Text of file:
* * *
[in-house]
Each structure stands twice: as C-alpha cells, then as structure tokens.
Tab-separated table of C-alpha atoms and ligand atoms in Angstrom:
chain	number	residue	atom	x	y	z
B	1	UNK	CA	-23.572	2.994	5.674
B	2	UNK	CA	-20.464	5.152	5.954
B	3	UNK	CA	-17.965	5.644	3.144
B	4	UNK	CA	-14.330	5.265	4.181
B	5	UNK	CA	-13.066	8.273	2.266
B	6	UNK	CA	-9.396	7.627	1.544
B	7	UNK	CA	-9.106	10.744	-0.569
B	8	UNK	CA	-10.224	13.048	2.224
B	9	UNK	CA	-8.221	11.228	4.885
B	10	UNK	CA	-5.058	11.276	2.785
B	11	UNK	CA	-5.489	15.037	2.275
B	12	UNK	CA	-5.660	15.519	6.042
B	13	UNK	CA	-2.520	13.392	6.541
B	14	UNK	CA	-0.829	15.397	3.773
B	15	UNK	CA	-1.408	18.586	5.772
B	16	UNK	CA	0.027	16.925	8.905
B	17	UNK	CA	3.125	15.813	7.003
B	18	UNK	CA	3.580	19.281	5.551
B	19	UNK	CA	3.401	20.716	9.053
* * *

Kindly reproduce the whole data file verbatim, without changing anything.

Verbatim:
[in-house]
Each structure stands twice: as C-alpha cells, then as structure tokens.
Tab-separated table of C-alpha atoms and ligand atoms in Angstrom:
chain	number	residue	atom	x	y	z
B	1	UNK	CA	-23.572	2.994	5.674
B	2	UNK	CA	-20.464	5.152	5.954
B	3	UNK	CA	-17.965	5.644	3.144
B	4	UNK	CA	-14.330	5.265	4.181
B	5	UNK	CA	-13.066	8.273	2.266
B	6	UNK	CA	-9.396	7.627	1.544
B	7	UNK	CA	-9.106	10.744	-0.569
B	8	UNK	CA	-10.224	13.048	2.224
B	9	UNK	CA	-8.221	11.228	4.885
B	10	UNK	CA	-5.058	11.276	2.785
B	11	UNK	CA	-5.489	15.037	2.275
B	12	UNK	CA	-5.660	15.519	6.042
B	13	UNK	CA	-2.520	13.392	6.541
B	14	UNK	CA	-0.829	15.397	3.773
B	15	UNK	CA	-1.408	18.586	5.772
B	16	UNK	CA	0.027	16.925	8.905
B	17	UNK	CA	3.125	15.813	7.003
B	18	UNK	CA	3.580	19.281	5.551
B	19	UNK	CA	3.401	20.716	9.053